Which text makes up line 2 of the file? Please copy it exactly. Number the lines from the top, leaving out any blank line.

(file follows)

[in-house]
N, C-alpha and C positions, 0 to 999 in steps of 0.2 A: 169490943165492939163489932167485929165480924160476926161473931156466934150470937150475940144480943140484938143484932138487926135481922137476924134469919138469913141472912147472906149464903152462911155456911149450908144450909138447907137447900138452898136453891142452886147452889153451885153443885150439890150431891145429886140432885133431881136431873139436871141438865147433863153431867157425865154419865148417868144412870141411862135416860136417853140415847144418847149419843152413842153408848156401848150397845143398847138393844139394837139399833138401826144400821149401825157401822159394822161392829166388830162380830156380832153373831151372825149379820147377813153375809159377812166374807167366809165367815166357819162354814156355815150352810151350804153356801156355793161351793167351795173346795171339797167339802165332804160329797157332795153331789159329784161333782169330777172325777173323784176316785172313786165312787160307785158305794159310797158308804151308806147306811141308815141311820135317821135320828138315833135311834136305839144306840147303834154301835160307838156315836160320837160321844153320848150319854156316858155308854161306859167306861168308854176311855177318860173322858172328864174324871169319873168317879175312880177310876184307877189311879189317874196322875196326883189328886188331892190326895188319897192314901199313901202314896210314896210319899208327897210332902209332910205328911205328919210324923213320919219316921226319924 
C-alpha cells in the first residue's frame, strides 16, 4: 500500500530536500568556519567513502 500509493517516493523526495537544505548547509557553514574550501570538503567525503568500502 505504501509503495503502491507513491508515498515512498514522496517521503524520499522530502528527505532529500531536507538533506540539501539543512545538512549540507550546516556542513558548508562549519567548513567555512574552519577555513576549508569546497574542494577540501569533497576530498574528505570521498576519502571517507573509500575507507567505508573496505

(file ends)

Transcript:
N, C-alpha and C positions, 0 to 999 in steps of 0.2 A: 169490943165492939163489932167485929165480924160476926161473931156466934150470937150475940144480943140484938143484932138487926135481922137476924134469919138469913141472912147472906149464903152462911155456911149450908144450909138447907137447900138452898136453891142452886147452889153451885153443885150439890150431891145429886140432885133431881136431873139436871141438865147433863153431867157425865154419865148417868144412870141411862135416860136417853140415847144418847149419843152413842153408848156401848150397845143398847138393844139394837139399833138401826144400821149401825157401822159394822161392829166388830162380830156380832153373831151372825149379820147377813153375809159377812166374807167366809165367815166357819162354814156355815150352810151350804153356801156355793161351793167351795173346795171339797167339802165332804160329797157332795153331789159329784161333782169330777172325777173323784176316785172313786165312787160307785158305794159310797158308804151308806147306811141308815141311820135317821135320828138315833135311834136305839144306840147303834154301835160307838156315836160320837160321844153320848150319854156316858155308854161306859167306861168308854176311855177318860173322858172328864174324871169319873168317879175312880177310876184307877189311879189317874196322875196326883189328886188331892190326895188319897192314901199313901202314896210314896210319899208327897210332902209332910205328911205328919210324923213320919219316921226319924 